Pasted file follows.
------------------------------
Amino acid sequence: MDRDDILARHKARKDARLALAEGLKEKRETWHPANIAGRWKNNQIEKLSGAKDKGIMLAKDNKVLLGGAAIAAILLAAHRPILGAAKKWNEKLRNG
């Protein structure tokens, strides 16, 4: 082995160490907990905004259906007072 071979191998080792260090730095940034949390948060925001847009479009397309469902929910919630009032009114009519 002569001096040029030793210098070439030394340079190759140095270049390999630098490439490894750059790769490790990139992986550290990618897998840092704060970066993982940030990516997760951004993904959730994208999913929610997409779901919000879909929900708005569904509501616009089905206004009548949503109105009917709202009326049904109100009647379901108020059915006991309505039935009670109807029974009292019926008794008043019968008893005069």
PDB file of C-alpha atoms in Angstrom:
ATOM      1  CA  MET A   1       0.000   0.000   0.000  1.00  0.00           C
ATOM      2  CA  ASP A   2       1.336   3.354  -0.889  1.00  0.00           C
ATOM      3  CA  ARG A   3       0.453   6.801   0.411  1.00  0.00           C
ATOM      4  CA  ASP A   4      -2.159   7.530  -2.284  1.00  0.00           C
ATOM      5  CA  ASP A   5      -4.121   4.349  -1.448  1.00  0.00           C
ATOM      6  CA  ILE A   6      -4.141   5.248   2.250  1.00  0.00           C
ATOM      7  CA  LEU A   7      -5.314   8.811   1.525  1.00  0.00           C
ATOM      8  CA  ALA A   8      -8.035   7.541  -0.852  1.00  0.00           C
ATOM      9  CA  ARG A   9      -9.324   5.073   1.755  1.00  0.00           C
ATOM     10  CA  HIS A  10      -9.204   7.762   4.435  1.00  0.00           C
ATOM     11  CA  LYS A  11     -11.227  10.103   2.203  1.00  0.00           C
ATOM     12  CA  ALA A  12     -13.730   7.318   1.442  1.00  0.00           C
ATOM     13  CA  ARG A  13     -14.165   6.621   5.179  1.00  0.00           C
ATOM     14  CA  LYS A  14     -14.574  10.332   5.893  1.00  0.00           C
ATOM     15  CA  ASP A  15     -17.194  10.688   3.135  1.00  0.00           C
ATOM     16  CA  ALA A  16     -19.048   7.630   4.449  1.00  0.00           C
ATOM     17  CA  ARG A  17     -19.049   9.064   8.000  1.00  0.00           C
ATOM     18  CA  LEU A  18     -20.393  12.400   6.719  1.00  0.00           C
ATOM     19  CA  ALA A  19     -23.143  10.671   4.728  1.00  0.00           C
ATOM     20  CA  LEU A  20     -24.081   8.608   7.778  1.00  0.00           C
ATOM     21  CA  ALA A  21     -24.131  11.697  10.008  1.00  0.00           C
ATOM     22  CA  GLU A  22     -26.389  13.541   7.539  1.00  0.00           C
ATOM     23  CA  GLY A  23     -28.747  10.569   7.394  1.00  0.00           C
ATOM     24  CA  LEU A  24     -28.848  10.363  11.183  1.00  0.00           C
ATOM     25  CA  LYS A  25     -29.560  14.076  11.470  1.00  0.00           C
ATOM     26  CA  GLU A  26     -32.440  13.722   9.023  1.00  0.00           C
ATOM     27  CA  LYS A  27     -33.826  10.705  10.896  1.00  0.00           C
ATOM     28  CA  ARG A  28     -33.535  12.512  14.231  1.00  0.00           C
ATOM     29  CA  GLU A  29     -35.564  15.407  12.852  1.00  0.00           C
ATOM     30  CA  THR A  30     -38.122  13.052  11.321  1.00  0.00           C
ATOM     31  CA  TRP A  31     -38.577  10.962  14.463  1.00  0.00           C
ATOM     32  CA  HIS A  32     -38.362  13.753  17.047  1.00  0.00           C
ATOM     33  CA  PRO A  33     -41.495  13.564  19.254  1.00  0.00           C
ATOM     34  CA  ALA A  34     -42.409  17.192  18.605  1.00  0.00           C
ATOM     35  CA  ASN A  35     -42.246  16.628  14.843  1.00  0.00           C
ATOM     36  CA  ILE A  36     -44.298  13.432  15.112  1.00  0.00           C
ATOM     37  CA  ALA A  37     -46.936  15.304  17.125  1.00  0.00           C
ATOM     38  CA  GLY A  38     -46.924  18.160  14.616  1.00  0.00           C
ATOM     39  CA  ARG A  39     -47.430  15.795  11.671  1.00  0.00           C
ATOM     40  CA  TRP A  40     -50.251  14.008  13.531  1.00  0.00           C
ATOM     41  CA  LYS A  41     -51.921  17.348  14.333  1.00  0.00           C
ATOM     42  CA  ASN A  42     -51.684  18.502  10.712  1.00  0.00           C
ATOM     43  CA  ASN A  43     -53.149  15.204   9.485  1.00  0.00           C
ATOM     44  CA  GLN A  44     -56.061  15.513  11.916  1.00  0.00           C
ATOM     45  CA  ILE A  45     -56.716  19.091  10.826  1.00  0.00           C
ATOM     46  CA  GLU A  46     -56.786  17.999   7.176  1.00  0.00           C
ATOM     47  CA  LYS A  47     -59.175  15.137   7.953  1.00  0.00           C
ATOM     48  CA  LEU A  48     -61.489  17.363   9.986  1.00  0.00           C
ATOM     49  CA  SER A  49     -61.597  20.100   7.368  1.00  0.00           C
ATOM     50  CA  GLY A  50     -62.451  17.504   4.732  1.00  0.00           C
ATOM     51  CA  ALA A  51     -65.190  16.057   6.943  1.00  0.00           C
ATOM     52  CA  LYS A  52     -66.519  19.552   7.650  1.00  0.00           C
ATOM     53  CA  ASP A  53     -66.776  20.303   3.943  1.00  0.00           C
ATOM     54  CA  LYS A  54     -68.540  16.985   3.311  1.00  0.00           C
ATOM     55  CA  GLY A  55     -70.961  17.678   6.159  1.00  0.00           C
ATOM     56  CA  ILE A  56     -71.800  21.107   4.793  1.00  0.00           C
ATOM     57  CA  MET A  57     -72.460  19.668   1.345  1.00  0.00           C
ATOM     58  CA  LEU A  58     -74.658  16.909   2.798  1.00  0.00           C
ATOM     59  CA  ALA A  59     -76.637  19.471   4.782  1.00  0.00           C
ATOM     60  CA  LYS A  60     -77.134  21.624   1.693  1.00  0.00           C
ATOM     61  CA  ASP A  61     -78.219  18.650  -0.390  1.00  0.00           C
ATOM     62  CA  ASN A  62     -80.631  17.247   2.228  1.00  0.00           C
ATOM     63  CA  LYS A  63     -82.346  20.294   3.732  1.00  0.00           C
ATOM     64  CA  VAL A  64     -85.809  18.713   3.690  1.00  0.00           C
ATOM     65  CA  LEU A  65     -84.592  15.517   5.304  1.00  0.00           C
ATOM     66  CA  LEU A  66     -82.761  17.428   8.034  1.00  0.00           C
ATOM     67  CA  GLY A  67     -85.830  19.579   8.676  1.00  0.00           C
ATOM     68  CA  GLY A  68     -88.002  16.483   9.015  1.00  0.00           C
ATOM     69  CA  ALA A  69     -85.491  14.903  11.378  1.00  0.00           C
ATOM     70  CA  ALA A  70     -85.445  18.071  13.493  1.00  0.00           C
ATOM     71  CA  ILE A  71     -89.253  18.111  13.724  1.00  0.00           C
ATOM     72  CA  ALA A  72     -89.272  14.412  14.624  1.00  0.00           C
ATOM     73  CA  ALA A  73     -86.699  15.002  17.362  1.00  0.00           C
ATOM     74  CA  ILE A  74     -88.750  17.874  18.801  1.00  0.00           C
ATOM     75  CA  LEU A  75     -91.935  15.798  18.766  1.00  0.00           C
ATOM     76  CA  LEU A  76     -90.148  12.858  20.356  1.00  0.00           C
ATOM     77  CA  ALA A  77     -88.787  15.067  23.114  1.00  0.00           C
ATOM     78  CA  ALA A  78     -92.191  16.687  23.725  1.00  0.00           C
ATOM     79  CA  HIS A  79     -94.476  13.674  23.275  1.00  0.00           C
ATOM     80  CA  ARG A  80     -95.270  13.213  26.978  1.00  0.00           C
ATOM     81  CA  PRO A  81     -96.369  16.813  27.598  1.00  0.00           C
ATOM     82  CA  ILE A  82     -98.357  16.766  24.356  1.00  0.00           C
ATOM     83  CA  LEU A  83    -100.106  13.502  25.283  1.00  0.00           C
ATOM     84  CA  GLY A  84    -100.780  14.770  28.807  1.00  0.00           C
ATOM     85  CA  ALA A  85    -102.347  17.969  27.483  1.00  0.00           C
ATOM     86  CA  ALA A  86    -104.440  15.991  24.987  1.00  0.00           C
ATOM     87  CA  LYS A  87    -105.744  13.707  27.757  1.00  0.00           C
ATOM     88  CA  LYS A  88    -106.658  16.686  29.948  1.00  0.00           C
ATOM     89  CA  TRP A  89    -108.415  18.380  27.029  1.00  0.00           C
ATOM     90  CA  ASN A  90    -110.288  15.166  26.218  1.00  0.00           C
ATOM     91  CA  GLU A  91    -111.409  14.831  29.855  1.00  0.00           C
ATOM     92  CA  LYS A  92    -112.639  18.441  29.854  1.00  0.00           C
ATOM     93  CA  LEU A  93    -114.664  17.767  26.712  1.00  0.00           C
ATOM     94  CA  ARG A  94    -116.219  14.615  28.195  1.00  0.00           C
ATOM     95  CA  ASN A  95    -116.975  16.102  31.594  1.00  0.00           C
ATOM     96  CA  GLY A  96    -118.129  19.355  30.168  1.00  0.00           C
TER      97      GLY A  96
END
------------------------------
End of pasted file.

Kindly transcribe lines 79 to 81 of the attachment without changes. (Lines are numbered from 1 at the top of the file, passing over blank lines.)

ATOM     76  CA  LEU A  76     -90.148  12.858  20.356  1.00  0.00           C
ATOM     77  CA  ALA A  77     -88.787  15.067  23.114  1.00  0.00           C
ATOM     78  CA  ALA A  78     -92.191  16.687  23.725  1.00  0.00           C